With spring break one day away, many Jesuit students are already mentally checked out from their day-to-day work at school. And with sandy beaches, placid lakes, and, most importantly, cozy beds on the near horizon, most students have stopped giving thought to the long-term developments of Jesuit. These are problems for our post-vacation selves, they reason.


Although they will also enjoy a break next week, Jesuit’s administrators have kept exceptionally busy to keep the wheels of the school moving. Besides managing day-to-day operations, they have made major strides recently in shaping Jesuit’s long term plans; on Tuesday, for instance, principal Tom Garrison hosted a student council discussion about suggested cafeteria renovations.


On Wednesday, March 7, eight The Roundup staffers were able to catch up with a busy Mr. Garrison for a press conference. The writers peppered Garrison on topics ranging from big construction projects to the recently announced jeans day this Friday. Below is the transcription of the interview.



Clark Durham ’12: In [Dr. Degen’s] homeroom, we heard you allude to a meeting with student council you had yesterday to discuss cafeteria changes. Was the discussion a fruitful endeavor, and if so, what changes were suggested?


Mr. Garrison: It was brief, but I would say it was fruitful. The cafeteria is one of the last places that is still original equipment around here. It was designed with exact specifications for what we wanted it to do at the time. Part of the cafeteria was going to be the band hall, which would put a heavier load on the floor, so the structural piers were bigger and closer together. Another part was going to be an informal dining area, so the piers were smaller and more spread out. The reason that that’s important is because you can’t put a pier where there already is one.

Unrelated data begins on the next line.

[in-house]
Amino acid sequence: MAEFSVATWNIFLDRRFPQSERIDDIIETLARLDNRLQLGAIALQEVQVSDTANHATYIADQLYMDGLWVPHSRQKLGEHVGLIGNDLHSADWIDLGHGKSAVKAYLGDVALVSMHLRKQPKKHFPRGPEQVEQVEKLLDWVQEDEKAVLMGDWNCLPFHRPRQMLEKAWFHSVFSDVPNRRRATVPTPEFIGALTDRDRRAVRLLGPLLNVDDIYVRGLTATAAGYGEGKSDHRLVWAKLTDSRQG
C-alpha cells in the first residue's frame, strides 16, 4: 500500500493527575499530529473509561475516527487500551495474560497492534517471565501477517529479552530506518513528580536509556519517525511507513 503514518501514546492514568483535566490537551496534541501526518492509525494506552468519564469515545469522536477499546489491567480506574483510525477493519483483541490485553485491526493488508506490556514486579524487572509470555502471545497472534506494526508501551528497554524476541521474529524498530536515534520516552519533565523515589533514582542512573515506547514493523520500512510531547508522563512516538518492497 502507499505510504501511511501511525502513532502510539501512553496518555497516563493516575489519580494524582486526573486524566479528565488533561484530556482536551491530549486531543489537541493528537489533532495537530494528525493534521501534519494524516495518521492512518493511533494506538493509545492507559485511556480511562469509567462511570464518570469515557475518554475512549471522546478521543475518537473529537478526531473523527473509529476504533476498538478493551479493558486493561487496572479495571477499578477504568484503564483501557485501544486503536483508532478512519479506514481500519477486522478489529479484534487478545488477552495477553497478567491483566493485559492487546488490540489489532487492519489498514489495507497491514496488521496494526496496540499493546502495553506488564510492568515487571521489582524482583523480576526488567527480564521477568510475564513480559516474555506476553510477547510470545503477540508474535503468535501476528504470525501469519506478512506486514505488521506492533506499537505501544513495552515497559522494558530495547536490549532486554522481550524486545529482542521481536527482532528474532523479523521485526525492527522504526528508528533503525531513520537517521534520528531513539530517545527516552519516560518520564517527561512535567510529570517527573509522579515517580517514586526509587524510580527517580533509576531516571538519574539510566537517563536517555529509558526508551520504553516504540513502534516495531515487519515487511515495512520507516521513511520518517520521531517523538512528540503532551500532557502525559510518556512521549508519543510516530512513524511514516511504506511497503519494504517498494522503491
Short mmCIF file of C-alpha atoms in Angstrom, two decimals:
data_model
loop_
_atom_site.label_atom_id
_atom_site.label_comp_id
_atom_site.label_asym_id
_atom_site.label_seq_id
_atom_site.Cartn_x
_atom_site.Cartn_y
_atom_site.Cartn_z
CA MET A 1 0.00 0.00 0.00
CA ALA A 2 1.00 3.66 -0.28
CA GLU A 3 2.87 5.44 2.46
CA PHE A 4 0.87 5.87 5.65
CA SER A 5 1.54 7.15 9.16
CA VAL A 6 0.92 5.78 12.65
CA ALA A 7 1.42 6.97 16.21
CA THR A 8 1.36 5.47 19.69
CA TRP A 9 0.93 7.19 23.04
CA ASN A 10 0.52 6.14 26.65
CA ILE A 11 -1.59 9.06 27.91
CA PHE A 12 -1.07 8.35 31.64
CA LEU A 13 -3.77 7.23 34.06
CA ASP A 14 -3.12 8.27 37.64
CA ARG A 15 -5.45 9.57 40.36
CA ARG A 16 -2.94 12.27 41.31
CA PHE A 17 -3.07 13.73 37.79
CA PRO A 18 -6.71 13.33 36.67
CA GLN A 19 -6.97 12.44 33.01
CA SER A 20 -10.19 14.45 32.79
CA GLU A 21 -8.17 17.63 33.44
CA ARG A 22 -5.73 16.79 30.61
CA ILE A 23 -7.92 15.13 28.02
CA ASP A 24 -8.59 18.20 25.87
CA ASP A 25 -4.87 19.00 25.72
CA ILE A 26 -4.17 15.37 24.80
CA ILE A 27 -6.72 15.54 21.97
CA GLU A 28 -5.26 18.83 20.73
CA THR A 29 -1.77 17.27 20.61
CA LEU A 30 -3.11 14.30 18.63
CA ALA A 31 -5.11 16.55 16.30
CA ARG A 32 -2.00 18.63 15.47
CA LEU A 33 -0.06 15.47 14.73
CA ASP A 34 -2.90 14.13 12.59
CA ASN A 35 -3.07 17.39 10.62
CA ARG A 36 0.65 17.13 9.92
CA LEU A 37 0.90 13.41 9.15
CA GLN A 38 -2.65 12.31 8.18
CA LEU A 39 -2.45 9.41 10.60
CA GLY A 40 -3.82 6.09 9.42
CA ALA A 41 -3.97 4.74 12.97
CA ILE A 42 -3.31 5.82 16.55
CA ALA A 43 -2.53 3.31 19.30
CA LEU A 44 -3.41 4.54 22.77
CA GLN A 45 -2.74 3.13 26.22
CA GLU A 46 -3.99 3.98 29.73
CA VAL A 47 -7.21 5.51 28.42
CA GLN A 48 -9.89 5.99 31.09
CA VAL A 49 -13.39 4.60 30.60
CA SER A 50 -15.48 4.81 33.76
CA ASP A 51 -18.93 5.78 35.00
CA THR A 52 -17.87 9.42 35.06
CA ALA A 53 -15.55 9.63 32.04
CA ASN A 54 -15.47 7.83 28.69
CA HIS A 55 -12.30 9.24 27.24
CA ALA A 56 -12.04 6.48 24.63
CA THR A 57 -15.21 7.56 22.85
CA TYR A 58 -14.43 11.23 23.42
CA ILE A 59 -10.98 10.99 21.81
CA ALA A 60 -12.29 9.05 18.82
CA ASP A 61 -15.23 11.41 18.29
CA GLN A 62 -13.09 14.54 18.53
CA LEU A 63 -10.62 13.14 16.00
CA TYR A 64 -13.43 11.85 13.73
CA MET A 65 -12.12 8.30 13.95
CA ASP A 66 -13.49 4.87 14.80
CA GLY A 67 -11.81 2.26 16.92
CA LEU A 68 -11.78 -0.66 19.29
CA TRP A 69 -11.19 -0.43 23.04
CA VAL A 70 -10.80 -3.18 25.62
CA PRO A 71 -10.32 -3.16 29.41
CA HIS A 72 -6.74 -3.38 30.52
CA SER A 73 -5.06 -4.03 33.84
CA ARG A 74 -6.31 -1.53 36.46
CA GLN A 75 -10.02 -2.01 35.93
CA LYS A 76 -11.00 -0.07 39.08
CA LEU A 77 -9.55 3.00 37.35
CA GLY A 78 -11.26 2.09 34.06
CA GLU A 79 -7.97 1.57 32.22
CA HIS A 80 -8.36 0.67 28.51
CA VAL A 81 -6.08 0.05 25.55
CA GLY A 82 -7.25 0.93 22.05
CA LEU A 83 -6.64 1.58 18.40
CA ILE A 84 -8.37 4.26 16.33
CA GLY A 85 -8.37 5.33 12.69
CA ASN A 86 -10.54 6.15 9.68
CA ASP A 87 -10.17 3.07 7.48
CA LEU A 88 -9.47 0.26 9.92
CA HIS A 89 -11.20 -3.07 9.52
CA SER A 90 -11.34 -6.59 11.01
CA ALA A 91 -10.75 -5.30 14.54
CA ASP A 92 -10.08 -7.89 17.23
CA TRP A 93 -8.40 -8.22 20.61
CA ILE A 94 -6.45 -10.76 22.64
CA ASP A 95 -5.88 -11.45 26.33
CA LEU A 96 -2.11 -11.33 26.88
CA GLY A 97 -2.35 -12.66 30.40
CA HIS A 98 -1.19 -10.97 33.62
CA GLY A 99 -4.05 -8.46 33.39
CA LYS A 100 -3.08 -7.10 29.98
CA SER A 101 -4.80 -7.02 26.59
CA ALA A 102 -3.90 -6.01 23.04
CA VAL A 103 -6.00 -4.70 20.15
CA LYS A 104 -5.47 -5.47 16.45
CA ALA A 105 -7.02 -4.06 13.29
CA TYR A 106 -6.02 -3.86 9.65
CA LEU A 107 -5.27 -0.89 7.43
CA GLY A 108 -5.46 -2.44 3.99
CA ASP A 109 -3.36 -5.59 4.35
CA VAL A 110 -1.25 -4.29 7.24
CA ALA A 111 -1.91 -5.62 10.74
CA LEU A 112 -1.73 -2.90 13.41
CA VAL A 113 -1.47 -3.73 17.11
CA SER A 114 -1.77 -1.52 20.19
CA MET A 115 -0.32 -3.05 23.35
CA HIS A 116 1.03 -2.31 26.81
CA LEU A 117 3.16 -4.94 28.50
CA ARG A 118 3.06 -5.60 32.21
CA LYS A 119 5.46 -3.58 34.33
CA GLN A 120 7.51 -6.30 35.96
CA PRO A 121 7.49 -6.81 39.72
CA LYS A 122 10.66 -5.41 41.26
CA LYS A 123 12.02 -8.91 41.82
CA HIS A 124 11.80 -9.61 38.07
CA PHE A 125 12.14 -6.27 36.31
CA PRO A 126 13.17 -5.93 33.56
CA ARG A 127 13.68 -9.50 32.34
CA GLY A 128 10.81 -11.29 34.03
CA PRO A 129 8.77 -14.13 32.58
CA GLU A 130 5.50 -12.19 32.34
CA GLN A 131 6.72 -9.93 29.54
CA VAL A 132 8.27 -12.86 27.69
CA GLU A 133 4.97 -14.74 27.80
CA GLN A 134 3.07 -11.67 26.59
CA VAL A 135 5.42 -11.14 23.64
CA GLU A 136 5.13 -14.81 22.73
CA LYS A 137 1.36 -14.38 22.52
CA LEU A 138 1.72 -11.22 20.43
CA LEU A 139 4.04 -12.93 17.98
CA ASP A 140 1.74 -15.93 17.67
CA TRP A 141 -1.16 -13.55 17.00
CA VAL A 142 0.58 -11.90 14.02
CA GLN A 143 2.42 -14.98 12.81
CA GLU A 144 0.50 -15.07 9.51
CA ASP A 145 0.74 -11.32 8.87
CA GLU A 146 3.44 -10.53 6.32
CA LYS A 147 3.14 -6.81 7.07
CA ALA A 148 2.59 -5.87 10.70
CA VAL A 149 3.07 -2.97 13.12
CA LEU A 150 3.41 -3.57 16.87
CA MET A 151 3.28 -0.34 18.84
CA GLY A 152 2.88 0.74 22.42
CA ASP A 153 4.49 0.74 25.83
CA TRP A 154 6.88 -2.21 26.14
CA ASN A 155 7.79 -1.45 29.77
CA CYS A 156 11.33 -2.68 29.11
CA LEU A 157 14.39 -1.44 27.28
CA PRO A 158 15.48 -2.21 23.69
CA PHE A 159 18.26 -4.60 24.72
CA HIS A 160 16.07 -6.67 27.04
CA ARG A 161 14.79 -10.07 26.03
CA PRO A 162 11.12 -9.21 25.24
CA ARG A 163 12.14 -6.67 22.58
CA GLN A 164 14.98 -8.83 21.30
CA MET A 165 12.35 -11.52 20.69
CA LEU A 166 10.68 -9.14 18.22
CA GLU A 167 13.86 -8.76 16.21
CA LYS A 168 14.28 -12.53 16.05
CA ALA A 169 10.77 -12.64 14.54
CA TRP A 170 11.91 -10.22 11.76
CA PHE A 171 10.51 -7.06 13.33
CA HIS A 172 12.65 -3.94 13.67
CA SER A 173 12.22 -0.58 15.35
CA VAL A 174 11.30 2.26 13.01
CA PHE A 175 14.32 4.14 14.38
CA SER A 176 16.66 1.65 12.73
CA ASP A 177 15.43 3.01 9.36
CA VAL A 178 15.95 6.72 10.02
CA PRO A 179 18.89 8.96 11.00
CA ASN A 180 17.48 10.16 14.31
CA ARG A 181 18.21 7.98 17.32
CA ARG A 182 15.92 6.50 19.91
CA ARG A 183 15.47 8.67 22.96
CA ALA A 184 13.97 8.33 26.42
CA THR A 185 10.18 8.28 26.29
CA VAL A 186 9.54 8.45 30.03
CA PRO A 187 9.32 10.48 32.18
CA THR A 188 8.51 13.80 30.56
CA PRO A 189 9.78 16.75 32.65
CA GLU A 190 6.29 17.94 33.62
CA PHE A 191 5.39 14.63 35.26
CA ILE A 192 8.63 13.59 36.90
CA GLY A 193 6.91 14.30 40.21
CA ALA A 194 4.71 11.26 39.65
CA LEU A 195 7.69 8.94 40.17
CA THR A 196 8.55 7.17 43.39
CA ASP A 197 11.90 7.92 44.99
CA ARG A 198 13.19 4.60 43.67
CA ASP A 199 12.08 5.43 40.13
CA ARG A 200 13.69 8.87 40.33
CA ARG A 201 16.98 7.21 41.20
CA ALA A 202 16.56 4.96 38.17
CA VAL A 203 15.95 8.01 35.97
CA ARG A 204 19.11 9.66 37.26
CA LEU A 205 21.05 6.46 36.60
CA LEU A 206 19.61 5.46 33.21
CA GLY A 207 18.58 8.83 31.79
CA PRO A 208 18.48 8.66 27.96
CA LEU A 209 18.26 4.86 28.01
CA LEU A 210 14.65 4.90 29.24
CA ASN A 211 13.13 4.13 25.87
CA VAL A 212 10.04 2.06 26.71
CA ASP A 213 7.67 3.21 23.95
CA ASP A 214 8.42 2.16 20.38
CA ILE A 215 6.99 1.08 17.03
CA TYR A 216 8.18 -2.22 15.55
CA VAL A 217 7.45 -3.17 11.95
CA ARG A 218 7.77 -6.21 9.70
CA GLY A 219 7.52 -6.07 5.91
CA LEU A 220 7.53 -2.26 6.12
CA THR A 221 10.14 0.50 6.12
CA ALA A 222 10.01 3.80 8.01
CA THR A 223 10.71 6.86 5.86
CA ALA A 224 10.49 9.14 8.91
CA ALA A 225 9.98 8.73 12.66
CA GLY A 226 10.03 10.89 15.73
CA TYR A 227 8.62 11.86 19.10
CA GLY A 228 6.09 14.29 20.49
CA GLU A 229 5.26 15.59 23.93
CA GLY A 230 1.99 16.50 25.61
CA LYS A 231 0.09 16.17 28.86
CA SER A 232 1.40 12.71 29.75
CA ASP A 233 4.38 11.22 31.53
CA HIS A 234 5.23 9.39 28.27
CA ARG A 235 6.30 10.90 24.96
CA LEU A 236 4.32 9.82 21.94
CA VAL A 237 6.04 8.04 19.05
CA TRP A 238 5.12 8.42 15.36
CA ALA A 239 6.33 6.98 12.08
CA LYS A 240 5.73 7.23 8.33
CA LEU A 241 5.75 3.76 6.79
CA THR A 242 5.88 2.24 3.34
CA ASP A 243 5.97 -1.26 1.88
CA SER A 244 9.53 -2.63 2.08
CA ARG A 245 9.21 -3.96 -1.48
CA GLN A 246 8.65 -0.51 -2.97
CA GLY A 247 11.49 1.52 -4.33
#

So what we found early [in our planning discussions] was that we can’t tear down the cafeteria and start from scratch; it would be very expensive. We’re using the same measurements of the cafeteria now. The designer showed student council what the space is and then showed them some concepts for different seating options. We explored the idea of using booths and other seating arrangements; it’s going to be a blank slate. We’ll probably have a much bigger space. But we really want to know from you guys how we should use the space, what will be used and not used…The last time we did this we got the Information Commons, and I think that has been a success.


Andrew Frank ’13: I know jeans day is coming up this Friday, I was wondering what the reasoning was behind that? Why now?


Garrison: I think you guys can thank [Mark Knize, assistant principal for student affairs,] for that. He asked me if we can do it; he said you guys were doing really well this year. This has been a really good semester. This is a tough week, let’s be honest. I’m confident y’all can still get your work done with jeans on [laughs]. But you can thank Mr. Knize for that.


Cameron Kerl ’13: Sorry I missed this, but what is the time frame for the cafeteria? Do you guys have any long term goals time wise?


Garrison: We would like to spend the next school year getting it right and probably start at the beginning of next summer. That’s the way it always works around here; there’s always something improved the year after you graduate [laughs]. But next summer is our goal.


Payton Maher ’13: We’re moving to iPads next year. Have you decided whether to use the iPads that were just introduced today?


Garrison: It’s all going to come down to economics and supply. We’re going to talk to our Apple rep and see what the best option is. Next year is going to be our first run at the distribution phase of the process. I want to make sure we have all of our iPads before the distribution phase. When we bought iPads for the faculty last year, it was right after the [March 11, 2011] earthquake and tsunami in Japan, and the shipment got delayed a very long time. We’d hate to start the new year without the iPads. I’d like to get my hands on the new iPad before we make the decision.